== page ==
When the Web started some 20 years ago, it brought a platform for distributing and accessing text, with an added dimension brought by links: hypertext. Because it was free and could be deployed everywhere easily, it was a revolution.
For the past few years, we’ve seen this additional dimension brought to media content, building hypermedia: SVG and canvas make it possible to build graphics that integrate or link to content from various sources, the addition of the audio and video tags in HTML5 are the starting points for making audio-video content as integrated into the Web as images have been. The Popcorn.js project illustrates for instance how video content can benefit from hyperlinking (much in the same way I had been exploring 2 years ago with my presentation viewer). Because these technologies are, can be deployed everywhere easily, I expect this will increasingly revolutionize our consumption of media.
I believe we’re now starting to see a new trend of that sort, with the emergence of what I would call hyperdevices.
As the Web gains more and more access to the specific capabilities of these devices (touch interactions, geolocation, accelerometer, and many more), not only does it become a platform of choice to develop applications targeted at these devices (as we’re exploring in the MobiWebApp project), but it also creates new form of interactions across these devices that were not possible previously.
To illustrate that point, I’ve built a couple of very simple demos:
- the remote whiteboard lets you use a touch-screen device to draw on another device screen, via the browser; in other words, it gives touch-capabilities to devices that don’t have touch screens (e.g. most desktops or TV sets) — see the video of the demo in action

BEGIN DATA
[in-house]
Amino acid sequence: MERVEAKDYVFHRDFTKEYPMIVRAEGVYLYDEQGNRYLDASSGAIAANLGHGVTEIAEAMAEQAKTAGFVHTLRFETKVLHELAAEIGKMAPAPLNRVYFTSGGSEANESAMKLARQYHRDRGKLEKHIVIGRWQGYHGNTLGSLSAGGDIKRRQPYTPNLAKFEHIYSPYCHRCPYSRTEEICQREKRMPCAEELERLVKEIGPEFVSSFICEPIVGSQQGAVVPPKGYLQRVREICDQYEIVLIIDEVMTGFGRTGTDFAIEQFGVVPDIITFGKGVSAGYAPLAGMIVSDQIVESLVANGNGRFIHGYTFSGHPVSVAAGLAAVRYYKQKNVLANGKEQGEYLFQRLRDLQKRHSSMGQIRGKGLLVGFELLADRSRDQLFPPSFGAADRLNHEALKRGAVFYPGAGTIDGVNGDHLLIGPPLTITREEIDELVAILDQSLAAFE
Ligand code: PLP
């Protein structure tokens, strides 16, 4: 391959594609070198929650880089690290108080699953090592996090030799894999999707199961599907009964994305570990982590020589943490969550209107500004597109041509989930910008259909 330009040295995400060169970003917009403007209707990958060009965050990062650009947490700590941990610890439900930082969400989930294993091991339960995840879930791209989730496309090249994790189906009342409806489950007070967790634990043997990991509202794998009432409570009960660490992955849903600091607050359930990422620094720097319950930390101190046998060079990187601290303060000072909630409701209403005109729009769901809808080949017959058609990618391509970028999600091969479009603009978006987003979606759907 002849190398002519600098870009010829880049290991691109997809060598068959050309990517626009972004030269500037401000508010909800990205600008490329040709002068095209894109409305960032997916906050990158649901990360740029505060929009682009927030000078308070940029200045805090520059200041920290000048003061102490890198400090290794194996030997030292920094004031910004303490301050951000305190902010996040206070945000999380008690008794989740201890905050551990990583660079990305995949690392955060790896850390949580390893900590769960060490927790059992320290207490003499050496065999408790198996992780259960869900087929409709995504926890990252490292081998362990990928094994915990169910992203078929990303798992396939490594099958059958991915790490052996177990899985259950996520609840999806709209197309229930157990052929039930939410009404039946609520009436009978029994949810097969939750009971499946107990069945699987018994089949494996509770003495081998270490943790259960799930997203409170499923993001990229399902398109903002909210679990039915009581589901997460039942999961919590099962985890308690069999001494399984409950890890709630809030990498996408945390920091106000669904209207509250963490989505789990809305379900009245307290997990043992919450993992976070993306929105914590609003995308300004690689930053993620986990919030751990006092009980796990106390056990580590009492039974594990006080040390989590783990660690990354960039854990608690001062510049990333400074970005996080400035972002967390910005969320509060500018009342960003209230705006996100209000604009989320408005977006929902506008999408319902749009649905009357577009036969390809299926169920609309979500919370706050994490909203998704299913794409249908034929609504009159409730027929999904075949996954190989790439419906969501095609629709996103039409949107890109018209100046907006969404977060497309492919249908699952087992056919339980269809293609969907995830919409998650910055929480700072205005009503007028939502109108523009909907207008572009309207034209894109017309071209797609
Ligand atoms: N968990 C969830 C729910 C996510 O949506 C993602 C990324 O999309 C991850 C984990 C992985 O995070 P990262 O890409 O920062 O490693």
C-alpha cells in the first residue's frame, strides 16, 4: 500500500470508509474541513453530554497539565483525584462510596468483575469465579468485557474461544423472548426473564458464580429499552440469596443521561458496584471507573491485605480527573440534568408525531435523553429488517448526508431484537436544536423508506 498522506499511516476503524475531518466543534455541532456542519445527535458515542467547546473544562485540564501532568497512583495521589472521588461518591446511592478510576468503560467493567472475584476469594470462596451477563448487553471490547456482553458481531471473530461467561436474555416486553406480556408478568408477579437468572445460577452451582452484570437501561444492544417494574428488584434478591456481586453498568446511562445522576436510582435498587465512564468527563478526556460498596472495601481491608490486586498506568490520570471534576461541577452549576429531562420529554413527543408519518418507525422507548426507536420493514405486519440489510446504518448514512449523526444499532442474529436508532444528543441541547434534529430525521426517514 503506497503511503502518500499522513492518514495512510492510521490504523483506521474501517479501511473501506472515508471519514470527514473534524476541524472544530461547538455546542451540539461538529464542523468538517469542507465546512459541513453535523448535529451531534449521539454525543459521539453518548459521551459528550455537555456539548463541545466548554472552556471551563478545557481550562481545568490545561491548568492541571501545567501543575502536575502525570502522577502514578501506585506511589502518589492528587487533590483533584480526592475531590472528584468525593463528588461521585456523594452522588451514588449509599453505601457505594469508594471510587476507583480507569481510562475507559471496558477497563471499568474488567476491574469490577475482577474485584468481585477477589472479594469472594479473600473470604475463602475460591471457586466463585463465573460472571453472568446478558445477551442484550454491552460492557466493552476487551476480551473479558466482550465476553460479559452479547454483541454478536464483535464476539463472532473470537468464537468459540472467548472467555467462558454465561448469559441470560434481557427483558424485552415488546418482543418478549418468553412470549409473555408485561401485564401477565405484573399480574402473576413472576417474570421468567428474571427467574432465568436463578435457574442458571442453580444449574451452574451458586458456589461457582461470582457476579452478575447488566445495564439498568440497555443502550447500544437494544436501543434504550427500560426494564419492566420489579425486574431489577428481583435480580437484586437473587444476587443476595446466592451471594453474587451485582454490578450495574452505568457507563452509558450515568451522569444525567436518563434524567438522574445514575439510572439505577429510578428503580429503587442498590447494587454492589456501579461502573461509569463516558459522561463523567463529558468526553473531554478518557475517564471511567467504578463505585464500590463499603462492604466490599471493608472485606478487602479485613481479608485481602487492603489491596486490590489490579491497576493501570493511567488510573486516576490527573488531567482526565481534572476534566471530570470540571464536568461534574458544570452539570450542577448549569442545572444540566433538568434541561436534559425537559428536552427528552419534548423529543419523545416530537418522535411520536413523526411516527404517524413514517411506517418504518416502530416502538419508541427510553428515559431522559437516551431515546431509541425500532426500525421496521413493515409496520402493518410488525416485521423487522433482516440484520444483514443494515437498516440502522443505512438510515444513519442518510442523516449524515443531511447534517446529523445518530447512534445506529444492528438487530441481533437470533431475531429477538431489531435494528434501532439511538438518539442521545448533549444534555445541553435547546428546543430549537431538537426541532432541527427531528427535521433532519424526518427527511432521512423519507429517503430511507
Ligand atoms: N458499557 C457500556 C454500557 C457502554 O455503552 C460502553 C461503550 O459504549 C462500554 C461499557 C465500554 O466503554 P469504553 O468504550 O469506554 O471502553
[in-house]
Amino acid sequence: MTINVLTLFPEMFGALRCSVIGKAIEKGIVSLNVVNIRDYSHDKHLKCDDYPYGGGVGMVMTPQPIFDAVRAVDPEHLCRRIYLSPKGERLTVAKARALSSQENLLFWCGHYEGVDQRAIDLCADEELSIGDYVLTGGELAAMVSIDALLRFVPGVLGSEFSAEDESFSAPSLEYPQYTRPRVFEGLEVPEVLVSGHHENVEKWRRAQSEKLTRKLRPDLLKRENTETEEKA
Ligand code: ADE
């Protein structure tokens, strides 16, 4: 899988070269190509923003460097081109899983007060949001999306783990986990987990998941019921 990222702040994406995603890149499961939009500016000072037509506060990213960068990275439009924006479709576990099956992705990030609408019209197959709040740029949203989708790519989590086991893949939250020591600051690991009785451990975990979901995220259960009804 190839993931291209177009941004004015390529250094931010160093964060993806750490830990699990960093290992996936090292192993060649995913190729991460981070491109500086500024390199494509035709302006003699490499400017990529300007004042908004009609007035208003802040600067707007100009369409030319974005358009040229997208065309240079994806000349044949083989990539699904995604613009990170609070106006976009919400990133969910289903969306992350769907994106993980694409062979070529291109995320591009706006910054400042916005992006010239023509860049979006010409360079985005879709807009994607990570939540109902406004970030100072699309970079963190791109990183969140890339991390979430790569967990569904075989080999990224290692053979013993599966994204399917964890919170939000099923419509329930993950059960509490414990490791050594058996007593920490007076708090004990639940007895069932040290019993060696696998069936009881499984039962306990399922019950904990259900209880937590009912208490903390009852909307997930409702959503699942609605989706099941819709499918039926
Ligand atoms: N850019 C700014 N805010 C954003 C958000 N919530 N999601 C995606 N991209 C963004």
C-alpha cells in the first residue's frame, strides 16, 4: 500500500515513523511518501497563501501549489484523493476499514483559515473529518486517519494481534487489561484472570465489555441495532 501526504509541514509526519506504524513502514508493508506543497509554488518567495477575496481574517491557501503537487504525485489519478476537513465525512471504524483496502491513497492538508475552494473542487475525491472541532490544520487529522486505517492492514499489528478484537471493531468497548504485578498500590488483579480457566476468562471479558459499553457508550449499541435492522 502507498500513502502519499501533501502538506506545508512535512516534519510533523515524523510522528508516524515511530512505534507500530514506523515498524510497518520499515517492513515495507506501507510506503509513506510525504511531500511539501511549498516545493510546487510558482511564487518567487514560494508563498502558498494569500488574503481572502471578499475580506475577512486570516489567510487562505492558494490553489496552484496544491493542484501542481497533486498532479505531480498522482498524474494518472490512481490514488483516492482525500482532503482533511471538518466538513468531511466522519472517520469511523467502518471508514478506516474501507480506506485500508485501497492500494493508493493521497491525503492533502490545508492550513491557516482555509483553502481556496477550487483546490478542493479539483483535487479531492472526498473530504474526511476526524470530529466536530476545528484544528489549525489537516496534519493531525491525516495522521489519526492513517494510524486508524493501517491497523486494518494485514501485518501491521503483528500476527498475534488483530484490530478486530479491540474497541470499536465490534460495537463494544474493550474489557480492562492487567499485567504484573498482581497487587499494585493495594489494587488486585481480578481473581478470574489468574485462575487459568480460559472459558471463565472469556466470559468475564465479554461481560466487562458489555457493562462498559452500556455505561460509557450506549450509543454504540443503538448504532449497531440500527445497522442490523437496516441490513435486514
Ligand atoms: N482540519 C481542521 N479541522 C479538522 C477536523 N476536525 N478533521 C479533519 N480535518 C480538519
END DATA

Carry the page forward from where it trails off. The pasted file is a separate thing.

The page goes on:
- the 3D explorer lets you use a device with an accelerometer to rotate a 3D-graphic (in this case, the HTML5 logo) on a separate screen (see a video of the demo in action); it thus gives the equivalent of a 3D-mouse to any Web-enabled devices; whilst there probably are some 3D mouses out there, it’s by far not as ubiquitous as mobile devices that come with an accelerometer
No Video Support. Transcript of the video:
In this demonstration, I’m using the browser on my mobile phone with accelerometer support to manipulate a 3D object viewed in the browser on my desktop computer. As I turn the phone, the rendering of the 3D object turns in synchronization.
This demo was built by Dominique Hazael-Massieux, only with W3C Web technologies. Find out more at github.com/dontcallmedom.
We’re still at the very early days on this wave, but there is a growing interest around it. Device and service discovery (see recent discussions on Web Intents) will play a role there without a doubt, and the work done as part of the webinos project (where I’m involved) will hopefully also inform the technical challenges that are still to be overcome. We will also need plenty of creativity to invent user interactions that match these new capabilities.
But for sure, this is where we are going.
Follow me on Twitter: @dontcallemdom.